Thursday, January 26, 2017

cultural appropriation

Pomo Eagle Dancer,     oil pastel
Let’s discuss the concept of ‘cultural appropriation’ as applied to fiction writing.  There are some who frown on, or even censor the rights of any author to create characters and speak in the voices of people ethnically or culturally different from themselves.  I had been surprised years ago to encounter such a view from an author who lectured at my writing classes in graduate school, but it seems such a view might may have become more strident in our current era of political correctness.

Such a climate of pc didn’t give any pause to Lionel Shriver, best known for her 2003 bestseller (and movie), We Need to Talk about Kevin.  She gave a keynote speech at the Brisbane Writers Festival in Australia in 2016, that treated fiction and identity politics, and criticized contemporary forms of political correctness.  A cogent article discussing the lecture and its aftermath was written by Jonathan Foreman in the Journal, COMMENTARY, Nov. 16, 2016.  It appears Shriver’s lecture drew widespread criticism from identity politics activists, but Foreman was generally supportive of Shriver: 

“She (Shriver) excoriated contemporary forms of politically correct censorship with typically astringent fearlessness and rubbished the whole notion of identity politics: “Membership of a larger group is not an identity.  Being Asian is not an identity.  Being gay is not an identity.  Being deaf, blind, or wheelchair-bound is not an identity, nor is being economically deprived.”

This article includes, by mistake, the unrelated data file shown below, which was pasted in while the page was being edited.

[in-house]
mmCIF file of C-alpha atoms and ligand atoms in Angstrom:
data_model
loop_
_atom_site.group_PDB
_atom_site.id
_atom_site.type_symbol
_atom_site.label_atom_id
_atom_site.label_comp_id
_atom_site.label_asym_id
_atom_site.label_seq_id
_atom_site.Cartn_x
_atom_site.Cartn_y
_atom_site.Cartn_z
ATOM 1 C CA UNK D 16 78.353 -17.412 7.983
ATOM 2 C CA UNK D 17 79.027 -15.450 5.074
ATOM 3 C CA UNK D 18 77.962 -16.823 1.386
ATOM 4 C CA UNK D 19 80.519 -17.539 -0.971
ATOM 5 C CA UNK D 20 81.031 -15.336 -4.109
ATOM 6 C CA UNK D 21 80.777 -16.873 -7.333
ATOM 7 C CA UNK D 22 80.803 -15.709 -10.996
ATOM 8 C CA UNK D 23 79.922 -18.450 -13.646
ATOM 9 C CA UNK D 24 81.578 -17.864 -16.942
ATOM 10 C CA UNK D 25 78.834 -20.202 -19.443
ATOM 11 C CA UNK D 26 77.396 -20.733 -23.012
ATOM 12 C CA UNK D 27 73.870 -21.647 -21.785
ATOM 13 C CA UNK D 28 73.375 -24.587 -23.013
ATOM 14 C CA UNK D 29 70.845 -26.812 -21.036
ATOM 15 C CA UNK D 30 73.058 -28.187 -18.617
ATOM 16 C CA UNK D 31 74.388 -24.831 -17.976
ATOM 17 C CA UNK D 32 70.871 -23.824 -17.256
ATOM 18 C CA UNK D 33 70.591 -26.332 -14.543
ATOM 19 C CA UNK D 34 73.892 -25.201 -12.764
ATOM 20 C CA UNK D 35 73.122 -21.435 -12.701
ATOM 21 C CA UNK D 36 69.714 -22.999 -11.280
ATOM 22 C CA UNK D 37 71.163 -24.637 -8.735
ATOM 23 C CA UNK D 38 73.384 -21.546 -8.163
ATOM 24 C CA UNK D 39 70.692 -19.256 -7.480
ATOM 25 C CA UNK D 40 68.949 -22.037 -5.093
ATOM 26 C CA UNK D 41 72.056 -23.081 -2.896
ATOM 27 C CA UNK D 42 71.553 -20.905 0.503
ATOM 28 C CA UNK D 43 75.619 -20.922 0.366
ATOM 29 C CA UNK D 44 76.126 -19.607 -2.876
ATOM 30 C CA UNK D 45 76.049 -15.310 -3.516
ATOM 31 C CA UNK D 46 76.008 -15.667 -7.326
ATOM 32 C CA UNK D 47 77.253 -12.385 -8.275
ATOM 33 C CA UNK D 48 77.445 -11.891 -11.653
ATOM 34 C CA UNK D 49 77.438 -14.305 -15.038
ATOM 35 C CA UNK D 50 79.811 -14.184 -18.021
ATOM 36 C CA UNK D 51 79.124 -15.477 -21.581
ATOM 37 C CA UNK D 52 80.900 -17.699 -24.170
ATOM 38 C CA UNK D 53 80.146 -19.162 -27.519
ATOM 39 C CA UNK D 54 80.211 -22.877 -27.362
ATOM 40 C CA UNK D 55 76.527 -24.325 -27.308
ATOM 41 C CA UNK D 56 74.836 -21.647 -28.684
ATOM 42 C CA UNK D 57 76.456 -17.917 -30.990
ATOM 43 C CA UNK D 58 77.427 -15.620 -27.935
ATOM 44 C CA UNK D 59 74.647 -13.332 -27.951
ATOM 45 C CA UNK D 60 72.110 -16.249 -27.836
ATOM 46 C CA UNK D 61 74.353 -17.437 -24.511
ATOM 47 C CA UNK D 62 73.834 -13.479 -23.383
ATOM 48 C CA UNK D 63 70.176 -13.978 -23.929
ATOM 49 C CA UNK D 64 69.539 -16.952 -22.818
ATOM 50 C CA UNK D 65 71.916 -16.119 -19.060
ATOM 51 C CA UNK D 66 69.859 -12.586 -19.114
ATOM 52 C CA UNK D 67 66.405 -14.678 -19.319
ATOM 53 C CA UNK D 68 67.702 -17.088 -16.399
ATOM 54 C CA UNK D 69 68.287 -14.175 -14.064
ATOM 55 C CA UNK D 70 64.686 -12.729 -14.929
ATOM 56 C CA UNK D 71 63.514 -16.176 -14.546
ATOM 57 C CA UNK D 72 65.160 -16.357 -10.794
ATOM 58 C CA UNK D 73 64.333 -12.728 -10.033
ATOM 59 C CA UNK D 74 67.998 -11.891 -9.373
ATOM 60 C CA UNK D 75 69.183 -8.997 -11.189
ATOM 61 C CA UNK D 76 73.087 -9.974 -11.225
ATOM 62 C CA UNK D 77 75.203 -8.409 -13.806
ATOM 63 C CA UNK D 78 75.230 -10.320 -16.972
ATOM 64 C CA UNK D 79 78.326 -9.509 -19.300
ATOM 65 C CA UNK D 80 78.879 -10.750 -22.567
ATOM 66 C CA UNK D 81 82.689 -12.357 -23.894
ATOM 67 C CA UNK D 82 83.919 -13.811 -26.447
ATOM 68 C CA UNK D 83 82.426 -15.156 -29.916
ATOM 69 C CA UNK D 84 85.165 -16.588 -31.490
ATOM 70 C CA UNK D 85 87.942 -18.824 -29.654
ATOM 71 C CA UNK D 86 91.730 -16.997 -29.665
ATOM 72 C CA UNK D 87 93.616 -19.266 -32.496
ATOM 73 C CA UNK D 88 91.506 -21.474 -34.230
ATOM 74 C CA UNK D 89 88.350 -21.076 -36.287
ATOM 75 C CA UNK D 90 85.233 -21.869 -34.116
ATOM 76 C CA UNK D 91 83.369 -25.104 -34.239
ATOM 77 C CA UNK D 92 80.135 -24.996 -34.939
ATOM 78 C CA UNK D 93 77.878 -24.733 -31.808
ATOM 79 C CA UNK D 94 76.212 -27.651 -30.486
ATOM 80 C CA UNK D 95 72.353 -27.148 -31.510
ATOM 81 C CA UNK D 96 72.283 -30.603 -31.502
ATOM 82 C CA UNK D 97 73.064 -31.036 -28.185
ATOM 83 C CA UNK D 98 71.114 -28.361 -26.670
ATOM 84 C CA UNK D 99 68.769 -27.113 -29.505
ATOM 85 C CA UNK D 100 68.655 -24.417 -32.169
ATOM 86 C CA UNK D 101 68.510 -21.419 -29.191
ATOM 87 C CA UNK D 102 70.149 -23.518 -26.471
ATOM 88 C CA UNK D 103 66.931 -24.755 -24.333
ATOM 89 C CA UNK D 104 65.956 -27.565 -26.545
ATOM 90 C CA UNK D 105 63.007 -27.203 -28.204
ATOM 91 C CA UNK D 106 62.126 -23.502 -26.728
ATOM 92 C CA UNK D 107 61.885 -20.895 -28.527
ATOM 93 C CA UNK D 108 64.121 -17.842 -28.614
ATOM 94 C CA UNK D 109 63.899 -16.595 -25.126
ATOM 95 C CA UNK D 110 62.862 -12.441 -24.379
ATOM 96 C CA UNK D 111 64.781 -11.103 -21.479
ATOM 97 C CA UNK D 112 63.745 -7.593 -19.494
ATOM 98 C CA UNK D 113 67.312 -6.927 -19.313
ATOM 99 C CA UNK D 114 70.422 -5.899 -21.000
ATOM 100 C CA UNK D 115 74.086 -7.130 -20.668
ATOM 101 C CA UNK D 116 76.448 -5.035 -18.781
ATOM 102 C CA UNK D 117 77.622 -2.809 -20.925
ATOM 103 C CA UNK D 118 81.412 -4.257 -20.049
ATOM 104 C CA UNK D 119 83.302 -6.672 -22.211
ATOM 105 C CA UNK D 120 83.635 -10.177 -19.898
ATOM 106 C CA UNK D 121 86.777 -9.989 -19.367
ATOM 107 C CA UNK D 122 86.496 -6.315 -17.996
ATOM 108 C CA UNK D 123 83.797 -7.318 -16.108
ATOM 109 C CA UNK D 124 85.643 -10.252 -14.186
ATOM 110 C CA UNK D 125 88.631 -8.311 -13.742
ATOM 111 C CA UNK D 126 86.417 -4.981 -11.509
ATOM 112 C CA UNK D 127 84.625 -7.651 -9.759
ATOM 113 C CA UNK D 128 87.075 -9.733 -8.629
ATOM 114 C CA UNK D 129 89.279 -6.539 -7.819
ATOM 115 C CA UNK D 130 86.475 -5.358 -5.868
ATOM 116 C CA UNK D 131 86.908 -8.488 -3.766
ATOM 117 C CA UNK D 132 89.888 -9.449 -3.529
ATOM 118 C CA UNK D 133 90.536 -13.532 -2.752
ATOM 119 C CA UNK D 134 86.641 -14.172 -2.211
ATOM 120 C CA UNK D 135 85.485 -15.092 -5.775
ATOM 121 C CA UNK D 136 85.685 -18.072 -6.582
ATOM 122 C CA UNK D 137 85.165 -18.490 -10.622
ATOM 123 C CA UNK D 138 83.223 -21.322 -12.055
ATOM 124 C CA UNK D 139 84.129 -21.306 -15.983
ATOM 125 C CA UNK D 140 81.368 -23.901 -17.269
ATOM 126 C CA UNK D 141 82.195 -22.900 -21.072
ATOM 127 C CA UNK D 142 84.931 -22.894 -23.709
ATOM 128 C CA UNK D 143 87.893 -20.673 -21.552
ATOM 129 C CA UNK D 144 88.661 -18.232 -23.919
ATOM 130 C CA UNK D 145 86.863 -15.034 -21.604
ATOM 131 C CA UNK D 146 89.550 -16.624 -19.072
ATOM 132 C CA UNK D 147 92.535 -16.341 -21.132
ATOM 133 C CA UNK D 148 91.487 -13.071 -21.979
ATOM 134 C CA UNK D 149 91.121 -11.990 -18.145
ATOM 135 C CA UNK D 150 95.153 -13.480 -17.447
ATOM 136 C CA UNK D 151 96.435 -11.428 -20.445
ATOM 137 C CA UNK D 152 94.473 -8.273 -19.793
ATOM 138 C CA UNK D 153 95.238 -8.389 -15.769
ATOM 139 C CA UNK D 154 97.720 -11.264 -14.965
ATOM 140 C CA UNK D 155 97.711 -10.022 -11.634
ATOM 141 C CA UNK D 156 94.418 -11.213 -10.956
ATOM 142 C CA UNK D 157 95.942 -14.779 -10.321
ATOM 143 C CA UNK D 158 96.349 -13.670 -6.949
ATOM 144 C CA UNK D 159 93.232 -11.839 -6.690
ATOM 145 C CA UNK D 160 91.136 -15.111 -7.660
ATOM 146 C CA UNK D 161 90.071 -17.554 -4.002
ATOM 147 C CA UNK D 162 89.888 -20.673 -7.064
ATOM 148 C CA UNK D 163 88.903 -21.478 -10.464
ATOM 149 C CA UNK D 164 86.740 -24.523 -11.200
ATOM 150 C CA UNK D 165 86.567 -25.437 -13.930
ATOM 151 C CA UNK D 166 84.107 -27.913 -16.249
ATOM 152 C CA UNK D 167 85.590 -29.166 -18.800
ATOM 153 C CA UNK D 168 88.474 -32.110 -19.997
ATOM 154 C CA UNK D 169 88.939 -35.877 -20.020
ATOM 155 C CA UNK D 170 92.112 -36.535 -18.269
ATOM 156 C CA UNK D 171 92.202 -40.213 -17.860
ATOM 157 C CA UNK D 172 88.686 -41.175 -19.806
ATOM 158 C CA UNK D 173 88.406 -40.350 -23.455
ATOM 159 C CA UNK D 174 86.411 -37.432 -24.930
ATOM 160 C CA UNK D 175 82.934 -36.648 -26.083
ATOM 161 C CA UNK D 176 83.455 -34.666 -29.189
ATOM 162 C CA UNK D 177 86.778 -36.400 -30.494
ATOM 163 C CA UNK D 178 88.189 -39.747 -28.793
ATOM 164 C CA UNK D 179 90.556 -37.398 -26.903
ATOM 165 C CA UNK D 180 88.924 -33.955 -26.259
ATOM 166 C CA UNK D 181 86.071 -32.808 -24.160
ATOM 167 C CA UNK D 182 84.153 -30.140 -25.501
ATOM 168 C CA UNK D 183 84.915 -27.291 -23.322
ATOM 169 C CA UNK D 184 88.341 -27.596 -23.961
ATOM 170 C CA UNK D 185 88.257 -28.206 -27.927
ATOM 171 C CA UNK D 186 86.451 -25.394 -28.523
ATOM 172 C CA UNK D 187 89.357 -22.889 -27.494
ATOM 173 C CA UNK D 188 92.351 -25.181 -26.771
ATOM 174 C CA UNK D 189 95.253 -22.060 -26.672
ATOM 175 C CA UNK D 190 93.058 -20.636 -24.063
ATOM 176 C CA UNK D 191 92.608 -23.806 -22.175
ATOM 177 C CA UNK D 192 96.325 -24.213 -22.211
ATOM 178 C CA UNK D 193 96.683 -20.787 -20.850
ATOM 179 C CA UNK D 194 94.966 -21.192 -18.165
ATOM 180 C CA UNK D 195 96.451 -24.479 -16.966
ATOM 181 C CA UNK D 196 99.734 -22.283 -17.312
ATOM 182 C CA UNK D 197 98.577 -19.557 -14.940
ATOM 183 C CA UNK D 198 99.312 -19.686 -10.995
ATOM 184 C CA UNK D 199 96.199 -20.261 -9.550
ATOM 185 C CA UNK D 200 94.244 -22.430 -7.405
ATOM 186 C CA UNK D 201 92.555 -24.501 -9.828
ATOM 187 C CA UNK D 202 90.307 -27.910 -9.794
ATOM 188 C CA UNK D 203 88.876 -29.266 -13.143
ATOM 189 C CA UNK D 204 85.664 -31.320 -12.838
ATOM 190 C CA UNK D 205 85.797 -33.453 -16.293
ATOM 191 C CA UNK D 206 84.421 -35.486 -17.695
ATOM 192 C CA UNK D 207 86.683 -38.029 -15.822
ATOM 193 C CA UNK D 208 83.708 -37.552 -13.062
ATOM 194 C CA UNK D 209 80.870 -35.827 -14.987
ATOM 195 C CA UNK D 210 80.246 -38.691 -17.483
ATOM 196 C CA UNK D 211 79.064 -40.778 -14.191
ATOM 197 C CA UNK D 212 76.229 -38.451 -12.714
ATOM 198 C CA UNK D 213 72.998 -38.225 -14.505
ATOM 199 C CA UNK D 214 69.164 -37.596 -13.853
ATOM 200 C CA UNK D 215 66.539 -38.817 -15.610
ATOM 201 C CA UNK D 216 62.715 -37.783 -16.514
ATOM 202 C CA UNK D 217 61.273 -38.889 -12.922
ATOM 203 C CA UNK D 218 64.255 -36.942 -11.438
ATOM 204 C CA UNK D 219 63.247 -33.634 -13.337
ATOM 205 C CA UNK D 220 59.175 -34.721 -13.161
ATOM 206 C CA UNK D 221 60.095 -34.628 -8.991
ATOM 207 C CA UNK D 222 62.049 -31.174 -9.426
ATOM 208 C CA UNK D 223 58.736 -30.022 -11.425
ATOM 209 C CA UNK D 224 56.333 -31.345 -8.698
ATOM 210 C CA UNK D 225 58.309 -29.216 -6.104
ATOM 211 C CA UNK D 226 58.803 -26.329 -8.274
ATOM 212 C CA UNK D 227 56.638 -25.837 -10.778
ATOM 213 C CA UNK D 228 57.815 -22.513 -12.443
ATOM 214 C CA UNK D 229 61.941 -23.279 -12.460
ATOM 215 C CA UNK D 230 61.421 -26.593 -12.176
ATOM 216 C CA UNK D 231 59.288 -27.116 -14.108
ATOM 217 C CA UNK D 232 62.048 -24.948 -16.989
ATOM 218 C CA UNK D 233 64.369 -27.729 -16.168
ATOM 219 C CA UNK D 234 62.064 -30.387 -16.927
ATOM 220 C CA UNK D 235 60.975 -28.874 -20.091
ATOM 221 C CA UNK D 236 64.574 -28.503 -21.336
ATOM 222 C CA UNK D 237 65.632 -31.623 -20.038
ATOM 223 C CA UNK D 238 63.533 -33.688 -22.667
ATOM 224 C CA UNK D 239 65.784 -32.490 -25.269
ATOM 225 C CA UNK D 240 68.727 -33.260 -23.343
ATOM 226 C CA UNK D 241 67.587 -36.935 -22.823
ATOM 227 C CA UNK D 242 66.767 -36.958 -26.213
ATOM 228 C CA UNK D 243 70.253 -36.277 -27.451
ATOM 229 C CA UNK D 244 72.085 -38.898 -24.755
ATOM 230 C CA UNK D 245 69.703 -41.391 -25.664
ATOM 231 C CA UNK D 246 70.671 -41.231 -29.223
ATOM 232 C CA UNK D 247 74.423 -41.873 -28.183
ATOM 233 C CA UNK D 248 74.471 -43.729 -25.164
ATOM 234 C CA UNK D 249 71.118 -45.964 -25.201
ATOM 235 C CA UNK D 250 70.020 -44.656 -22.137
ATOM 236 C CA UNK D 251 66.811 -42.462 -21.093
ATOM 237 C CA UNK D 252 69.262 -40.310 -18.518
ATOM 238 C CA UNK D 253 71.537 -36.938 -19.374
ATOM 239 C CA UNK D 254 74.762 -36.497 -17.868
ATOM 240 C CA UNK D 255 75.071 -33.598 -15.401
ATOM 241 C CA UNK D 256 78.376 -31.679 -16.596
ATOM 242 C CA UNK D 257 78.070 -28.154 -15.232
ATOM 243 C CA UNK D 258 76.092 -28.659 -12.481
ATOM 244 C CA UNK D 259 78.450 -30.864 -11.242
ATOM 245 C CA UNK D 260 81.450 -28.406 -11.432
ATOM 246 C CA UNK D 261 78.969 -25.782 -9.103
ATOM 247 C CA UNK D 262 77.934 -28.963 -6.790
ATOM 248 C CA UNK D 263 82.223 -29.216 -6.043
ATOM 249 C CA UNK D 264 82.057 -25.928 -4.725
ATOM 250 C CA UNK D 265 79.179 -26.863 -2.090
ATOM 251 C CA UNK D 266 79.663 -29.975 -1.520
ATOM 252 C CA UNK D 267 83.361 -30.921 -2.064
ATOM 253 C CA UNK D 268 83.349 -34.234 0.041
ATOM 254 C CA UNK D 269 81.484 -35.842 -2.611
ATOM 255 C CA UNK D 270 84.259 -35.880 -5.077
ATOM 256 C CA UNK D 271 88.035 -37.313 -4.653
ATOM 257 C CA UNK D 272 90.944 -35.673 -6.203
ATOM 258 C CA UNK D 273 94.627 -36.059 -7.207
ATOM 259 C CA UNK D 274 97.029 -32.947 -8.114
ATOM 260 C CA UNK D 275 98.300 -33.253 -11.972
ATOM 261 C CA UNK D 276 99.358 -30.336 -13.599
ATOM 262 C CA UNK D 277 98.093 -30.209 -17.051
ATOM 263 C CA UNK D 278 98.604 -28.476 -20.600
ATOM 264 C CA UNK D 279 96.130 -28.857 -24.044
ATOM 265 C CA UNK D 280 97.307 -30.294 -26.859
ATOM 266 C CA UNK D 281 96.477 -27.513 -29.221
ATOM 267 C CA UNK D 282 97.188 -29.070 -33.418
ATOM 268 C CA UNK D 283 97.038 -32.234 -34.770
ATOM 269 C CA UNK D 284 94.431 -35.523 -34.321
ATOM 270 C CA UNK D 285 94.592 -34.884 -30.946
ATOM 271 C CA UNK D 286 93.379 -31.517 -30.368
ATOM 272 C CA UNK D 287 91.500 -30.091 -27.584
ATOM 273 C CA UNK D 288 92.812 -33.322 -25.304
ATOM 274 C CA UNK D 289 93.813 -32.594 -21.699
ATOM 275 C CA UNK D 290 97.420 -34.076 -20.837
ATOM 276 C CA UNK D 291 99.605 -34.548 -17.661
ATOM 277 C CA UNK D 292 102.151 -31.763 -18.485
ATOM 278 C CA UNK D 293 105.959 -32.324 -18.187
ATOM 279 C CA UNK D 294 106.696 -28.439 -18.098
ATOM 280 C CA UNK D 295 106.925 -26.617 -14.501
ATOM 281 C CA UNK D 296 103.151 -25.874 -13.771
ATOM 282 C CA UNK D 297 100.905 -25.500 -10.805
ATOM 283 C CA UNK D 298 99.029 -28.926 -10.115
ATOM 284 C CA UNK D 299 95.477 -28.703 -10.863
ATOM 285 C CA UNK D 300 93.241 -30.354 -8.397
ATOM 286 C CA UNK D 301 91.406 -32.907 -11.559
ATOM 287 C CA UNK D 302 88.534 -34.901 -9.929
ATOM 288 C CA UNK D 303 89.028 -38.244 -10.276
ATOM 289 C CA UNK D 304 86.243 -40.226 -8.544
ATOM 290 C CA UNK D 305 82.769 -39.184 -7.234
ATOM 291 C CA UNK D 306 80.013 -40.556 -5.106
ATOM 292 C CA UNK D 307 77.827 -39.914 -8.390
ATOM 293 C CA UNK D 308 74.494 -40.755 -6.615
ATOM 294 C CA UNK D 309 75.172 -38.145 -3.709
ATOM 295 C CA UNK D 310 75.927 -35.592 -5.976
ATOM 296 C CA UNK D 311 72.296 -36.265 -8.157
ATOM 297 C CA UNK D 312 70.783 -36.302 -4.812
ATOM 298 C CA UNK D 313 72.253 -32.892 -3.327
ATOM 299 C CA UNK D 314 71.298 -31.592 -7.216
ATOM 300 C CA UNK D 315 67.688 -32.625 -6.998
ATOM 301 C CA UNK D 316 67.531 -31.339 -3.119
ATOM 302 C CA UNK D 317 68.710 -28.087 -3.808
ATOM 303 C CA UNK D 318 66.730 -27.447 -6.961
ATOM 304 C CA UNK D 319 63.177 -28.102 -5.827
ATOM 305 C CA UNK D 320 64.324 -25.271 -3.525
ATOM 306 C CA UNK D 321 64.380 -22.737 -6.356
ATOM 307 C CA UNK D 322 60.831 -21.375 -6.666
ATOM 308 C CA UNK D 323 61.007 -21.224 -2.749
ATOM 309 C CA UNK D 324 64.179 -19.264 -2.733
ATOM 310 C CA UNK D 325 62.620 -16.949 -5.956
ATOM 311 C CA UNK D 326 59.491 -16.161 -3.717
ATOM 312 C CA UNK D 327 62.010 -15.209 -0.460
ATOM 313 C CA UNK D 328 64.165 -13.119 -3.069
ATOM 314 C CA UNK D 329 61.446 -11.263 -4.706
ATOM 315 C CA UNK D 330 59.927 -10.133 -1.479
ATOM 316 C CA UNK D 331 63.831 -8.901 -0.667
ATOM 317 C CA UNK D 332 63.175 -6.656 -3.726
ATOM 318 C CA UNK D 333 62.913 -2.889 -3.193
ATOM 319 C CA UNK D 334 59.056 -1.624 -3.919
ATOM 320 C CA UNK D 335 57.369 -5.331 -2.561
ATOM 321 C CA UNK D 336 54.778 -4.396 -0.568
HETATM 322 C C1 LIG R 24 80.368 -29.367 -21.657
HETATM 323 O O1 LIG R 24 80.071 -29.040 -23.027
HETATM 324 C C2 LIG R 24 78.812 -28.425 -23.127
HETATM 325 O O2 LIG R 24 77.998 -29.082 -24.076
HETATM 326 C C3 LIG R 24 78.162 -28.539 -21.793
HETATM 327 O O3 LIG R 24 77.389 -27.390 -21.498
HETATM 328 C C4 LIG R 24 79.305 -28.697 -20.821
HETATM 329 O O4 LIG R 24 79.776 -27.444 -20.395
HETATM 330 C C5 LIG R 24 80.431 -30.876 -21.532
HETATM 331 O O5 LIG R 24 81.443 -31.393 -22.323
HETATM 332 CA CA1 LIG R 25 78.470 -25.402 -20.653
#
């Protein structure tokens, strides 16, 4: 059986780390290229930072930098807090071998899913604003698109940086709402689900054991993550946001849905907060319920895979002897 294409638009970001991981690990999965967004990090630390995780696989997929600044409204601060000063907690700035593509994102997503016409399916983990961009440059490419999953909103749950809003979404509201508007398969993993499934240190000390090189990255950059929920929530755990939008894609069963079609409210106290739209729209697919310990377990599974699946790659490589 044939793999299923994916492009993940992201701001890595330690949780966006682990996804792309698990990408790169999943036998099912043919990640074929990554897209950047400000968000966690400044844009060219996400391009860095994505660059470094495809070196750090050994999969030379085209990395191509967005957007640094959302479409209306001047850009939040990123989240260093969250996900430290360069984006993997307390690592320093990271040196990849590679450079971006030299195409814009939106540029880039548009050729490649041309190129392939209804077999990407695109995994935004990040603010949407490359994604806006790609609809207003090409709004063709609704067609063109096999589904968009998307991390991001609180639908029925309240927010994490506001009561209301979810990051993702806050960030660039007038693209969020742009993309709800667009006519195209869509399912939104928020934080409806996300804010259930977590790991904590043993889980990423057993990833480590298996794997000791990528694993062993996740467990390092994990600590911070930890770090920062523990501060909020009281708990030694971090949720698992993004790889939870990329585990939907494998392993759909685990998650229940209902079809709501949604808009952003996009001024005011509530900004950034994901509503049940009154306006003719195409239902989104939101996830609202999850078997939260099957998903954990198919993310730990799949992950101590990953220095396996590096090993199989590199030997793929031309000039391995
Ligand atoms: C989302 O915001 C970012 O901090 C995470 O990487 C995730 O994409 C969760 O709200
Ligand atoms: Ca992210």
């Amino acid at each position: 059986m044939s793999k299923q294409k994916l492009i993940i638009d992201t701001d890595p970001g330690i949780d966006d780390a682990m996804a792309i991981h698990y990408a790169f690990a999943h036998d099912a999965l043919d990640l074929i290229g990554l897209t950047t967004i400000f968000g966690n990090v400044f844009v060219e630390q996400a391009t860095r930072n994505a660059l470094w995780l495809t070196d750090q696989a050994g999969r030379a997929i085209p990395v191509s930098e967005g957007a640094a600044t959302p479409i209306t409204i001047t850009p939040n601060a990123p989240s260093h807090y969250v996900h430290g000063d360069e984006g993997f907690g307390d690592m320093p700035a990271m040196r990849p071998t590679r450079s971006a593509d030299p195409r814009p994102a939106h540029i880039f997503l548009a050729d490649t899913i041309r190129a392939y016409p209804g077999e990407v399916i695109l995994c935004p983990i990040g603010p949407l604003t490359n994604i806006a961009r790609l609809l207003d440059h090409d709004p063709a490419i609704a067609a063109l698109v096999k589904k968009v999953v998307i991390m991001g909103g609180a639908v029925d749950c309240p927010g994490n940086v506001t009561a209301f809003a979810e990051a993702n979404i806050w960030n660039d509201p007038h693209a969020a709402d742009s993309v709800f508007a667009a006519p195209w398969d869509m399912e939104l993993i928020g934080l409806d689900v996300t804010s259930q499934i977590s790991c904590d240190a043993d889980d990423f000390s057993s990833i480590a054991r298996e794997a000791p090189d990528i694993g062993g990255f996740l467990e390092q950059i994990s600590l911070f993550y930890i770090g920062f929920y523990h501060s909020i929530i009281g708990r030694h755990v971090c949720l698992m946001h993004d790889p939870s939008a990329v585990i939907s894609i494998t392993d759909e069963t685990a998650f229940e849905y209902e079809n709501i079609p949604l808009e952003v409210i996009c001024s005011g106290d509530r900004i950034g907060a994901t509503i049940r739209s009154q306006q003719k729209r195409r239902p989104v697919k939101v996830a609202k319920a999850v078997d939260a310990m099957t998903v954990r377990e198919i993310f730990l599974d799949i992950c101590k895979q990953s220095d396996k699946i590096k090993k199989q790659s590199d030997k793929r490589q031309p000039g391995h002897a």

Points Foreman made that I think are germane to the discussion include the following arguments opposing the ideas of identity politics:

At the beginning of October, at Britain’s Bristol University, a production of the musical Aida (an adaptation of Verdi by Elton John and Tim Rice) was cancelled because student protesters claimed that having white actors play Ethiopian and Egyptian characters would be “cultural appropriation.”


By their logic, black actors should not be allowed to play Lear, Macbeth, Julius Caesar, or other “white” roles in Shakespeare, and nonwhite performers should be completely excluded from taking part in any opera or classical ballet given that both are “white” European art forms, in the same way that jazz or blues music could be said to belong exclusively to black people.


As Shriver pointed out, literature would be impossible if writers were forbidden from imagining and creating characters of different gender, race, ethnicity, age, or sexual orientation to their own


I’m with Shriver in this; writers should be free to imagine whatever fictional character they wish for their story, and there ought to be no realm of ethnicity, race, religion, or whatever, reserved only to writers bearing the same genesis.  I think fiction writing has always been and will continue to be the richer for it.
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